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May 14, 2020

The Hunger: A Q&A with Rachel Freeman

The Hunger: A Q&A with Rachel Freeman

**Content warning: This is one person’s story; everyone will have unique experiences in recovery and beyond. Some stories may mention eating disorder thoughts, behaviors, and symptoms. Please use your discretion when reading and speak with your support system as needed.

Rachel Freeman is a special education teacher, poet, creator, and lover of life. She is the author of The Hunger, a compilation of poems about identity, body image, and eating disorder recovery.

Here Rachel shares a few of her poems, as well as advice for others struggling with an eating disorder. 

What role has writing had in your life and recovery?

I have been writing since I was seven. For a long time, I felt misunderstood and struggled to connect with same-age peers. I was always drawn to people older than myself, people who had life experiences I could learn from. This made it challenging to sustain long-term relationships and talk to people in my age range. I began writing short stories and poetry to help express myself. I shared my work with very few people because I felt ashamed I had such thoughts. I just wanted to be understood and seen for my essence, not my outward appearance.

As a child I modeled. I remember losing out on a print campaign because the casting person said I was “too pretty” to model their clothes. At the same time, I was working for another well-known 90’s brand, and the photographer once commented on the outfit I was wearing. I vividly remember him pointing to my midsection and saying to the wardrobe lady, “Put her in something else. It doesn’t look right in that area.” I was 10. I was confused.

So many people feel voiceless and powerless if they do not look a particular way. Again and again, their voices are silenced by a society which tends to perpetuate “norms” that are not, in fact, normal. I began to understand that “normal” was dealing with body image issues, finding balance, and questioning experiences from my childhood about identity, religion, and other ways society conditions us to think. I learned that my disordered eating was a coping mechanism related to the lack of control I had when trying to fit within the norm. 

Which writers inspire you?

I love Shel Silverstein. All-time favorite! I love reading unknown writer’s works. I enjoy following random people on my feed who write from their heart and show vulnerability. I am also very taken by song lyrics.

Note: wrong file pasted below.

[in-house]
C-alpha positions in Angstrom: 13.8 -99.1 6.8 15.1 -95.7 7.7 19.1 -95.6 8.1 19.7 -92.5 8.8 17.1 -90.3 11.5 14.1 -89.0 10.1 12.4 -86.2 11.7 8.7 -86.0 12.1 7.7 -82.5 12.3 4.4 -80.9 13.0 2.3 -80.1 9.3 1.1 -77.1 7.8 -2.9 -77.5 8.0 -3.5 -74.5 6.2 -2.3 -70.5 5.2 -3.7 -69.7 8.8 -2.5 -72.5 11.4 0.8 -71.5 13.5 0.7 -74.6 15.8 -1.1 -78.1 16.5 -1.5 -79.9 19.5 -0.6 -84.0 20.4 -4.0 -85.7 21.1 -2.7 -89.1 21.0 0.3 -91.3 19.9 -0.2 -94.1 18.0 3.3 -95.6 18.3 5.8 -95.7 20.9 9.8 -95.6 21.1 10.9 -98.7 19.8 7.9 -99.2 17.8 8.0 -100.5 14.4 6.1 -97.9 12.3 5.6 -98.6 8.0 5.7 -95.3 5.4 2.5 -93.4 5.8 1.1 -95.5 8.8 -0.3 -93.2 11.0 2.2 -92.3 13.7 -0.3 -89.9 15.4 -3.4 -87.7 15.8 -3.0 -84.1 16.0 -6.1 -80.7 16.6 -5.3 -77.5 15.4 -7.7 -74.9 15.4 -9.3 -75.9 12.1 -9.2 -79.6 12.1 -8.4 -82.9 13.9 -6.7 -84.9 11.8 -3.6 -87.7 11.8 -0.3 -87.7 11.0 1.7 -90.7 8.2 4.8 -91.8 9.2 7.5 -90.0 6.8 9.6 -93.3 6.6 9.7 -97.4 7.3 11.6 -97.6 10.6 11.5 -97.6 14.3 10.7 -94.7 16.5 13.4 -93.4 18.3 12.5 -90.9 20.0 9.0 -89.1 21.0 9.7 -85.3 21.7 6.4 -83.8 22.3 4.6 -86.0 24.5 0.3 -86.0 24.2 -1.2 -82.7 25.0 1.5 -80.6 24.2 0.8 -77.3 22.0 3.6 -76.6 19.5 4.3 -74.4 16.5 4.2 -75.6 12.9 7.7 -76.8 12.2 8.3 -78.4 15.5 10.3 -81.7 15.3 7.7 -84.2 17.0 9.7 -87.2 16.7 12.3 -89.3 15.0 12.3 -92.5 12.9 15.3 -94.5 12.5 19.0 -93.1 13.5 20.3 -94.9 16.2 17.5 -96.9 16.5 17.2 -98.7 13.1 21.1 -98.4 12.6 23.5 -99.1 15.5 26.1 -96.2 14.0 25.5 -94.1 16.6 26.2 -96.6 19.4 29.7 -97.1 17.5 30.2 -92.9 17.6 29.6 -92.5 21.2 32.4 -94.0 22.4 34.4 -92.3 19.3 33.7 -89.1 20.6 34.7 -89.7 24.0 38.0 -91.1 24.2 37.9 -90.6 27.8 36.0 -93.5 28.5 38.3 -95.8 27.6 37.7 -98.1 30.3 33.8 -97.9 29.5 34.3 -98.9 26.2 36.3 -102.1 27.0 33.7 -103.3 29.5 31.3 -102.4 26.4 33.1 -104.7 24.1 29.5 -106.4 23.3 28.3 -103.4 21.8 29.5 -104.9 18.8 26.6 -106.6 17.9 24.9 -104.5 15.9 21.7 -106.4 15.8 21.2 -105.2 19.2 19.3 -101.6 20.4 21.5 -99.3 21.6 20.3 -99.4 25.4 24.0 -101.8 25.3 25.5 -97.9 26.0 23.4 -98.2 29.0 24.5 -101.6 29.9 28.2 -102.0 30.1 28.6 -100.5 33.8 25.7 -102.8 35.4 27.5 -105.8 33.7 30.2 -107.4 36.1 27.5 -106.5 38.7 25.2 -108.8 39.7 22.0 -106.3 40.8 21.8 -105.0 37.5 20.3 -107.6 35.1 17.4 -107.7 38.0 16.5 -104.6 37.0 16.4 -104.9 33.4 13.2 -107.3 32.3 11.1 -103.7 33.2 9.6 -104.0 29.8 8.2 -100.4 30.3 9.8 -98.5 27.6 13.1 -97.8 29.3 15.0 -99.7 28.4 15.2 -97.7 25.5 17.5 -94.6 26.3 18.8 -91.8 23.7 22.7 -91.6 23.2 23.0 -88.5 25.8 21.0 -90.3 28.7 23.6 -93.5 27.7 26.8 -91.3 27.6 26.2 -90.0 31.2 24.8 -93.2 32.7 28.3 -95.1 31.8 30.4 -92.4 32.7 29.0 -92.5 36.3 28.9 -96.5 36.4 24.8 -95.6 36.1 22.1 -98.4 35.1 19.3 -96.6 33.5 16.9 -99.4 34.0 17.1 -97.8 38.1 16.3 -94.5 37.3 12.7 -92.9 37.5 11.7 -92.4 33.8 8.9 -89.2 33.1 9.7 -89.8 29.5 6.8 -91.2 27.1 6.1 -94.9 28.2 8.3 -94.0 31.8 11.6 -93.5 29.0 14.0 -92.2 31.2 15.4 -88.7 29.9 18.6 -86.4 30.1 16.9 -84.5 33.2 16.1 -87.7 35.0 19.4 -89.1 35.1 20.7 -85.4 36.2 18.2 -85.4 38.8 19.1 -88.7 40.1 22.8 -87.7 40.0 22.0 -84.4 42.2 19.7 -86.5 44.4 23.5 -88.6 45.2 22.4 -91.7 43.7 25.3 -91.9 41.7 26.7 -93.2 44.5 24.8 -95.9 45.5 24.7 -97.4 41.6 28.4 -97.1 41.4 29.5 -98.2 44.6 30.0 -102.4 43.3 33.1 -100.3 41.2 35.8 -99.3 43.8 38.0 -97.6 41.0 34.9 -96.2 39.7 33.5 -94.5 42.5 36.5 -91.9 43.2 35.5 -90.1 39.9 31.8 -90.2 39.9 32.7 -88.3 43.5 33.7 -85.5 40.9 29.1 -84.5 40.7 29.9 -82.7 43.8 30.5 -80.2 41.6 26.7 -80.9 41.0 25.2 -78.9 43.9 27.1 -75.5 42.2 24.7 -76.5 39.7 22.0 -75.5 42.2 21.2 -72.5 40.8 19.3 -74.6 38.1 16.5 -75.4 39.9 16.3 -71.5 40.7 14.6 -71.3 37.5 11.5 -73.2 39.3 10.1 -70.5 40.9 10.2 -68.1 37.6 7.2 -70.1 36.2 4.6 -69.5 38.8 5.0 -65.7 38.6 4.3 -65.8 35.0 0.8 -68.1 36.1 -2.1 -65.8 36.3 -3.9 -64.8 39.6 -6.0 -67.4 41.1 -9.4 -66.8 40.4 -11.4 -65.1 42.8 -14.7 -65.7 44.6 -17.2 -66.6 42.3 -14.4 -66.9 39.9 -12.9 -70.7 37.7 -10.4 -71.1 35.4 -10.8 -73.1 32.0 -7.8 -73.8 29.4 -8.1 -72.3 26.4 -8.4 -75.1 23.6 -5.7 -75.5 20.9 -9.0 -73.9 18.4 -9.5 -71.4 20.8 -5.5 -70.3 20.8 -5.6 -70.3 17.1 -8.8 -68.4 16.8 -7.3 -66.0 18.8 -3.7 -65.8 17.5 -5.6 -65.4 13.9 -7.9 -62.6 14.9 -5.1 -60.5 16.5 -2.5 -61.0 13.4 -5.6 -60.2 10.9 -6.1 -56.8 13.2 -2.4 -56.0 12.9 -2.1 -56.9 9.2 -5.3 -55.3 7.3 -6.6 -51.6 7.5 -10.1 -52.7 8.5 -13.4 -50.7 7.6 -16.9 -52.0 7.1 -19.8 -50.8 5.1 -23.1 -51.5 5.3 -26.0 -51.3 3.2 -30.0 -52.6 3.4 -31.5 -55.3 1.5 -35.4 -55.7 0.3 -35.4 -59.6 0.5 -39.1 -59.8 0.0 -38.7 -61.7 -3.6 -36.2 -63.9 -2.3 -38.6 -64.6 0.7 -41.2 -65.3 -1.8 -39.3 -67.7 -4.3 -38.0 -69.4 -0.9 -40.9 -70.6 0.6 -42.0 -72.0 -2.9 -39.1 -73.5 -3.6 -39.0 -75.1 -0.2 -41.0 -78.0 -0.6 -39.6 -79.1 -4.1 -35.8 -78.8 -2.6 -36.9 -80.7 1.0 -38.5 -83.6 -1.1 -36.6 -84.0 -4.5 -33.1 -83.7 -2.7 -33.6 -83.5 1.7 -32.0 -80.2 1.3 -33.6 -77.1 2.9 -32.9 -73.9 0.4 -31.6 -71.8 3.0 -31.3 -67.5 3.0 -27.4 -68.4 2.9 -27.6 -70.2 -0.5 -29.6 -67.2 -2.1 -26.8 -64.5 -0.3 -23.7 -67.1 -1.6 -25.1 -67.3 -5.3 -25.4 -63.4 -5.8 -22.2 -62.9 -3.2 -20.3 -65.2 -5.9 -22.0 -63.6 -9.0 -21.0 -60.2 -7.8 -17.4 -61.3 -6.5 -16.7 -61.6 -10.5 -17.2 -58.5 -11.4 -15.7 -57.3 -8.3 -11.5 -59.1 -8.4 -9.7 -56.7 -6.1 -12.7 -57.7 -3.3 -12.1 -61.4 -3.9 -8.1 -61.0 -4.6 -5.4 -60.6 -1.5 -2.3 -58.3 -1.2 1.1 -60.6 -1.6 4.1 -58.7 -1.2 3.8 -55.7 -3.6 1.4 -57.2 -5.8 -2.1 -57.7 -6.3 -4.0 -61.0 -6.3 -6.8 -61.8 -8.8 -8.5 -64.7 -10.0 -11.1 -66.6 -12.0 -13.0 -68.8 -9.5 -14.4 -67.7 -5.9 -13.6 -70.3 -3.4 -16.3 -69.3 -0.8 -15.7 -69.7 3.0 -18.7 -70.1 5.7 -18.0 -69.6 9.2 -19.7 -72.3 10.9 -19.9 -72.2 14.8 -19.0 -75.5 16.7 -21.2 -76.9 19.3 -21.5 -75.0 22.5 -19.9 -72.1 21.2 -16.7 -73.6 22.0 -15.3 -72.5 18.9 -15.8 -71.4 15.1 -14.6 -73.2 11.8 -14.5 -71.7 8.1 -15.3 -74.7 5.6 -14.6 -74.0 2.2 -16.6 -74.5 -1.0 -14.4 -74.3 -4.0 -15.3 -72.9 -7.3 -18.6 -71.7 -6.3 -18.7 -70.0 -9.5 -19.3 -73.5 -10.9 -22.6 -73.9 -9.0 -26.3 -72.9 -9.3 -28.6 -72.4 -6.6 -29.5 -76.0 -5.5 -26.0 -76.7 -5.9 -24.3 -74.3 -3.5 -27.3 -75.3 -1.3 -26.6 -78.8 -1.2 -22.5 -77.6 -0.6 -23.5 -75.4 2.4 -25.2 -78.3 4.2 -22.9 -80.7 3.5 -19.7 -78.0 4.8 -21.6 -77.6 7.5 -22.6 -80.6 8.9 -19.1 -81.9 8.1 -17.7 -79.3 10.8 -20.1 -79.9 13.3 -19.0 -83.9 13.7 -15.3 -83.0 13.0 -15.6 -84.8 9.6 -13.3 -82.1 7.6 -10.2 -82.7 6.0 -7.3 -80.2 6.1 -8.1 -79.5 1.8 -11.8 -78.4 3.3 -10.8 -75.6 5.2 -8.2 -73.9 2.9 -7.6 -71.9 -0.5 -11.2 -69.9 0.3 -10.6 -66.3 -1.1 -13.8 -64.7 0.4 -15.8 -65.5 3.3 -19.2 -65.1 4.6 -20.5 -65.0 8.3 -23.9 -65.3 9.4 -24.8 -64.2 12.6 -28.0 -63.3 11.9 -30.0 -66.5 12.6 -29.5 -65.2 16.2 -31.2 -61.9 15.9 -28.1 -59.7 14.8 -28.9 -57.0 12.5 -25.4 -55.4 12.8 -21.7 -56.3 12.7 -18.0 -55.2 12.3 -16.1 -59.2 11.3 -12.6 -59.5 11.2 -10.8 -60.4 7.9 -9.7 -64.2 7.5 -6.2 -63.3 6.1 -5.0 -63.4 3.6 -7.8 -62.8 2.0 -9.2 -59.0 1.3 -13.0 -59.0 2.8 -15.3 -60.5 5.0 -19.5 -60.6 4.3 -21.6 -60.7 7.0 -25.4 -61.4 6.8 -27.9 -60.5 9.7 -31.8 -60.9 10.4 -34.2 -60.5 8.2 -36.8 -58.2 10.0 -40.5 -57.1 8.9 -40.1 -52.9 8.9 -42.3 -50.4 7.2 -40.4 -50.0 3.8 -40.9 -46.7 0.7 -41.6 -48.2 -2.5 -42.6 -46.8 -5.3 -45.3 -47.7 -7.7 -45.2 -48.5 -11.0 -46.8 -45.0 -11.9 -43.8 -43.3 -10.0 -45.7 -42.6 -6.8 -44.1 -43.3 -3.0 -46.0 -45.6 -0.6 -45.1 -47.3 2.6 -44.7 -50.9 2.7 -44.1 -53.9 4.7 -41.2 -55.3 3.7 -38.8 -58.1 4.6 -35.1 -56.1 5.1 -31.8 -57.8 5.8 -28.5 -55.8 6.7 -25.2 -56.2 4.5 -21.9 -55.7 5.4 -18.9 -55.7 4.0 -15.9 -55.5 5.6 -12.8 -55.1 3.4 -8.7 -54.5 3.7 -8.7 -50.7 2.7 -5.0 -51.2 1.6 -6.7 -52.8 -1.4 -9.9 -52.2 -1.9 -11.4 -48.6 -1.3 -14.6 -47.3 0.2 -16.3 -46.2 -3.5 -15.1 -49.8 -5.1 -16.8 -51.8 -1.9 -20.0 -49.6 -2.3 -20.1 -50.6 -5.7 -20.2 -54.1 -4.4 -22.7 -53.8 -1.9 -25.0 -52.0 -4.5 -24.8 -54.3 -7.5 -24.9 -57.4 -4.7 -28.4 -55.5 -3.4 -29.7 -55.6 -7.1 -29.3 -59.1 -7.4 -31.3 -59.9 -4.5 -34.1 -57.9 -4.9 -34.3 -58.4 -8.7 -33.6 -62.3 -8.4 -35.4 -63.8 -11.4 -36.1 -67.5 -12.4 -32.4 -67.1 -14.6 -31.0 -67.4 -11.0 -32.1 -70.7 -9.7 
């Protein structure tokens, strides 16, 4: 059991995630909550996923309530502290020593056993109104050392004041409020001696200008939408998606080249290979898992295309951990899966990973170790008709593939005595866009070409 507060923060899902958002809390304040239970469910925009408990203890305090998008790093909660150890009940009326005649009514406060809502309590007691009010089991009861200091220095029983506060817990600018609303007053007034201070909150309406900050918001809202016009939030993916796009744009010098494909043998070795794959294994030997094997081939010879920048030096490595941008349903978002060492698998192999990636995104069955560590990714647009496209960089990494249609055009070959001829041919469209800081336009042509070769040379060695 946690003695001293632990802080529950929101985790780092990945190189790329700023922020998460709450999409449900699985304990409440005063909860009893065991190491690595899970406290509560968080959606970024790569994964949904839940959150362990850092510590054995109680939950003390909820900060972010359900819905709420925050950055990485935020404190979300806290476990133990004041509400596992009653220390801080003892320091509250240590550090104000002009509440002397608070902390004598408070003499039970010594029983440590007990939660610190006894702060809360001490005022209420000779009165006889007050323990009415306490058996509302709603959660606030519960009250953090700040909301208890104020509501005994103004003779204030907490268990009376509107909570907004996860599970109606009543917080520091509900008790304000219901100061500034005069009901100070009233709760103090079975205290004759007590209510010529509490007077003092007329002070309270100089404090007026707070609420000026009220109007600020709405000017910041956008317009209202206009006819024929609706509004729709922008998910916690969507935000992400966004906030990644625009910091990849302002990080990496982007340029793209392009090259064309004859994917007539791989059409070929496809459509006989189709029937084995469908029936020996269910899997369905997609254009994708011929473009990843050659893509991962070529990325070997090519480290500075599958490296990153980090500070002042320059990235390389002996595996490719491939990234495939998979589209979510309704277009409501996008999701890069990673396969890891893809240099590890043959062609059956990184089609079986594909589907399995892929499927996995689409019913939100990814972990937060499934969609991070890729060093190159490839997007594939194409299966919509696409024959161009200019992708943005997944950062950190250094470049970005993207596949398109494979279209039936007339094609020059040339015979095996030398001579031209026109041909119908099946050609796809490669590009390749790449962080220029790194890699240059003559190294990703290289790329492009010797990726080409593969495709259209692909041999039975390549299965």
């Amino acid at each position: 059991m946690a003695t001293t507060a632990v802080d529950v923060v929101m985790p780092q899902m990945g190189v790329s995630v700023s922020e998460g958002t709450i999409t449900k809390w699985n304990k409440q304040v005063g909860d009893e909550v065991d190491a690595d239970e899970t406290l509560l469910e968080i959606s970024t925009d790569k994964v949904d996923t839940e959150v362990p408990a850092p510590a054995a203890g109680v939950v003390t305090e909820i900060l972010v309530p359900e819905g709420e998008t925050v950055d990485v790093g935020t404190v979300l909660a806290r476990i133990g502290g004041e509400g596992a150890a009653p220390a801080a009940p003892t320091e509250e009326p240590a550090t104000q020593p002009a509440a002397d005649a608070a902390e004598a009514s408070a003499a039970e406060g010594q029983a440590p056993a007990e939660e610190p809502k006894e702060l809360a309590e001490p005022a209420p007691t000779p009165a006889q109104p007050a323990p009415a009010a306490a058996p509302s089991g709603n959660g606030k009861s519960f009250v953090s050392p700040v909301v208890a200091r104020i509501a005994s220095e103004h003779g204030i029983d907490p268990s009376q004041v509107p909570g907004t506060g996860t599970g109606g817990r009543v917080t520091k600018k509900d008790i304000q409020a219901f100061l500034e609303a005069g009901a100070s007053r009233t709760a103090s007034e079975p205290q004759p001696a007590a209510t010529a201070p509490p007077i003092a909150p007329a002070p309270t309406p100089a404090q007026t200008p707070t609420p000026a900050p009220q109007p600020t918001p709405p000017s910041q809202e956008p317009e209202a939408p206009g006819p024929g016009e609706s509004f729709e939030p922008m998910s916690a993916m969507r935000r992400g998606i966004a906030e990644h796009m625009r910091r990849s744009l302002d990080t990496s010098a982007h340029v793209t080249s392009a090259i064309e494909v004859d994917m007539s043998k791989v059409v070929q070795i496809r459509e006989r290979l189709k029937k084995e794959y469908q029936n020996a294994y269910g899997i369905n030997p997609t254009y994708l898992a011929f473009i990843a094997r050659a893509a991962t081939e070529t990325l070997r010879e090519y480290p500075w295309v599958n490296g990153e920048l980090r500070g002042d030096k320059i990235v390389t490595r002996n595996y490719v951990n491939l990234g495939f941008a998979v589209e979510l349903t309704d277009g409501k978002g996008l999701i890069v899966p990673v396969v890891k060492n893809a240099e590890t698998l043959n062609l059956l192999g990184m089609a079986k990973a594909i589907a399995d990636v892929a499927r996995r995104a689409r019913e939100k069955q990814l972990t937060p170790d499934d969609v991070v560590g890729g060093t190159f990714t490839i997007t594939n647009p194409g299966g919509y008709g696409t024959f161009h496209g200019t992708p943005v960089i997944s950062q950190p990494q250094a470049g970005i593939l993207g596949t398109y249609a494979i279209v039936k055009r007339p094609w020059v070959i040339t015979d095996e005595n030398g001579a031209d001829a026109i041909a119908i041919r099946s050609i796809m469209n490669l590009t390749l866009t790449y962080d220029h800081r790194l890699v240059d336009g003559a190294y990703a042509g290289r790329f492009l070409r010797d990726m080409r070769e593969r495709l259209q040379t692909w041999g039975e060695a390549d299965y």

Tell us about The Hunger, your collection of poetry.

I wrote this compilation during my eating disorder recovery. It literally sat for 10 years before being published. For a very long time, it was my struggle and I held tightly to the narrative.

However, with time and a healthy mindset, I began to realize it was not something only I dealt with. When social media, photoshopped images, accessibility to beauty tutorials and exercise videos, and overnight celebrity based on vanity were birthed at exponential rates, it was time to release my work. 

Can you share a sample of these poems?


It’s ever changing

Just a number

It grows and shrinks

As we hunger

Searching for meaning

Questioning life

Live in the moment

Do what is right


Fat Is Not a Feeling 

I still carry it –

The pain I feel.

Around my waist.

So misplaced.

If I could love who I am, not what I see,

Then I wouldn’t mind being me.

However, I cannot get passed how I feel,

Even though what I feel is not real.


 Ghost of You

I caught a glimpse of her today –

The girl I used to be.

I laughed, joked, and smiled

When I kind of felt like me.

I want to feel that way again

And not hide away in my room.

I know what I need to do,

But it is easier to focus on the gloom.

I do not want to go on living this way,

Hiding all my secrets from the ones who are close.

I am scared to let people in

And give up on what I have come to know most –

Walking through this life, as a living ghost.

What advice do you have for people currently struggling with an eating disorder?

Take it one meal at a time. Remember that food is fuel. Just like a car needs gas to go, the human body needs food in order to function. When we do not nourish our bodies, we become disconnected from all purpose and rational thought. Our bodies are vessels. Food does not only fuel the being. Feeding the brain and soul is paramount in recovery, especially during trying times, such as now with COVID-19. 

We are living in a strange time. We could have not prepared for the struggles we are currently facing. There are new potential triggers. New ways to reframe our thoughts around food and body image. This time is creating space for voices to be heard and come together for the greater health and collective healing we are seeking. 

Get help. Find hope.